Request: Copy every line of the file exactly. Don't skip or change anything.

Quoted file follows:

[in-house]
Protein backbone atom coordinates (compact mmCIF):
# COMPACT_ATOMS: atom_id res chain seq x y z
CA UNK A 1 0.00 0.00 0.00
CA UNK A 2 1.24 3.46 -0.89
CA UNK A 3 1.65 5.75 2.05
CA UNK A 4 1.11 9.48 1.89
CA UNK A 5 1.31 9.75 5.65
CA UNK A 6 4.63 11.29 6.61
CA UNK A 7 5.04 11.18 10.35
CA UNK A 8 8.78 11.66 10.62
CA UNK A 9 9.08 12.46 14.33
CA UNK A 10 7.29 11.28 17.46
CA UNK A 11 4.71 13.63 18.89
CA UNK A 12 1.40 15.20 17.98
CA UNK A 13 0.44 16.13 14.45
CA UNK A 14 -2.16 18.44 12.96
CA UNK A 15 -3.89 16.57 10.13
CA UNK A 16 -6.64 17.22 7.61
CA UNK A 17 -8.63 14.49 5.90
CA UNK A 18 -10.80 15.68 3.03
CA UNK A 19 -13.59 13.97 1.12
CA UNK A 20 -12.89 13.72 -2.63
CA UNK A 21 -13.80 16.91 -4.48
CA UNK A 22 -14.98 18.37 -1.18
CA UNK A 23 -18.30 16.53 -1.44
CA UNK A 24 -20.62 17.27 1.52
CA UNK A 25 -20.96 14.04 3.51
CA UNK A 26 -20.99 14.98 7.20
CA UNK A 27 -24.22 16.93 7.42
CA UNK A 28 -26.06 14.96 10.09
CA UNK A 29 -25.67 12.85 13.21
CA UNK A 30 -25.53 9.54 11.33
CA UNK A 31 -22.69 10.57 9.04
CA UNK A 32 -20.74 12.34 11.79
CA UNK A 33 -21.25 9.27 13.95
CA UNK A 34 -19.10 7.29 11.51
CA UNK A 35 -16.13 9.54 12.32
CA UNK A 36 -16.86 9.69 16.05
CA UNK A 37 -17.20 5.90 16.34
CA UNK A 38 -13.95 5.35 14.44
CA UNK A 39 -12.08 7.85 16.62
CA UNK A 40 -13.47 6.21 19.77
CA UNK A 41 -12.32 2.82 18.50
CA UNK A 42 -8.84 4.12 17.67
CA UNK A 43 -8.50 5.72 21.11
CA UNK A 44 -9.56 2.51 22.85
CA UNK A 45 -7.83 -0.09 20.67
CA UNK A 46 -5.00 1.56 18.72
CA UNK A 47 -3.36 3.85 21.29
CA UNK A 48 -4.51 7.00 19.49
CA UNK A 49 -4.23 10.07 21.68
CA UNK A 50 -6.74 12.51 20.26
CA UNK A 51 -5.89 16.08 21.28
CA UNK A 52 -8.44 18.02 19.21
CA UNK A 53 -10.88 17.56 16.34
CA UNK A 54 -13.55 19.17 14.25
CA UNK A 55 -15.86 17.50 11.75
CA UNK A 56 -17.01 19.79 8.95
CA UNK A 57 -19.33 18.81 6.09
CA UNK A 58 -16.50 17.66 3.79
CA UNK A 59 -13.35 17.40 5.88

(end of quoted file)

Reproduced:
[in-house]
Protein backbone atom coordinates (compact mmCIF):
# COMPACT_ATOMS: atom_id res chain seq x y z
CA UNK A 1 0.00 0.00 0.00
CA UNK A 2 1.24 3.46 -0.89
CA UNK A 3 1.65 5.75 2.05
CA UNK A 4 1.11 9.48 1.89
CA UNK A 5 1.31 9.75 5.65
CA UNK A 6 4.63 11.29 6.61
CA UNK A 7 5.04 11.18 10.35
CA UNK A 8 8.78 11.66 10.62
CA UNK A 9 9.08 12.46 14.33
CA UNK A 10 7.29 11.28 17.46
CA UNK A 11 4.71 13.63 18.89
CA UNK A 12 1.40 15.20 17.98
CA UNK A 13 0.44 16.13 14.45
CA UNK A 14 -2.16 18.44 12.96
CA UNK A 15 -3.89 16.57 10.13
CA UNK A 16 -6.64 17.22 7.61
CA UNK A 17 -8.63 14.49 5.90
CA UNK A 18 -10.80 15.68 3.03
CA UNK A 19 -13.59 13.97 1.12
CA UNK A 20 -12.89 13.72 -2.63
CA UNK A 21 -13.80 16.91 -4.48
CA UNK A 22 -14.98 18.37 -1.18
CA UNK A 23 -18.30 16.53 -1.44
CA UNK A 24 -20.62 17.27 1.52
CA UNK A 25 -20.96 14.04 3.51
CA UNK A 26 -20.99 14.98 7.20
CA UNK A 27 -24.22 16.93 7.42
CA UNK A 28 -26.06 14.96 10.09
CA UNK A 29 -25.67 12.85 13.21
CA UNK A 30 -25.53 9.54 11.33
CA UNK A 31 -22.69 10.57 9.04
CA UNK A 32 -20.74 12.34 11.79
CA UNK A 33 -21.25 9.27 13.95
CA UNK A 34 -19.10 7.29 11.51
CA UNK A 35 -16.13 9.54 12.32
CA UNK A 36 -16.86 9.69 16.05
CA UNK A 37 -17.20 5.90 16.34
CA UNK A 38 -13.95 5.35 14.44
CA UNK A 39 -12.08 7.85 16.62
CA UNK A 40 -13.47 6.21 19.77
CA UNK A 41 -12.32 2.82 18.50
CA UNK A 42 -8.84 4.12 17.67
CA UNK A 43 -8.50 5.72 21.11
CA UNK A 44 -9.56 2.51 22.85
CA UNK A 45 -7.83 -0.09 20.67
CA UNK A 46 -5.00 1.56 18.72
CA UNK A 47 -3.36 3.85 21.29
CA UNK A 48 -4.51 7.00 19.49
CA UNK A 49 -4.23 10.07 21.68
CA UNK A 50 -6.74 12.51 20.26
CA UNK A 51 -5.89 16.08 21.28
CA UNK A 52 -8.44 18.02 19.21
CA UNK A 53 -10.88 17.56 16.34
CA UNK A 54 -13.55 19.17 14.25
CA UNK A 55 -15.86 17.50 11.75
CA UNK A 56 -17.01 19.79 8.95
CA UNK A 57 -19.33 18.81 6.09
CA UNK A 58 -16.50 17.66 3.79
CA UNK A 59 -13.35 17.40 5.88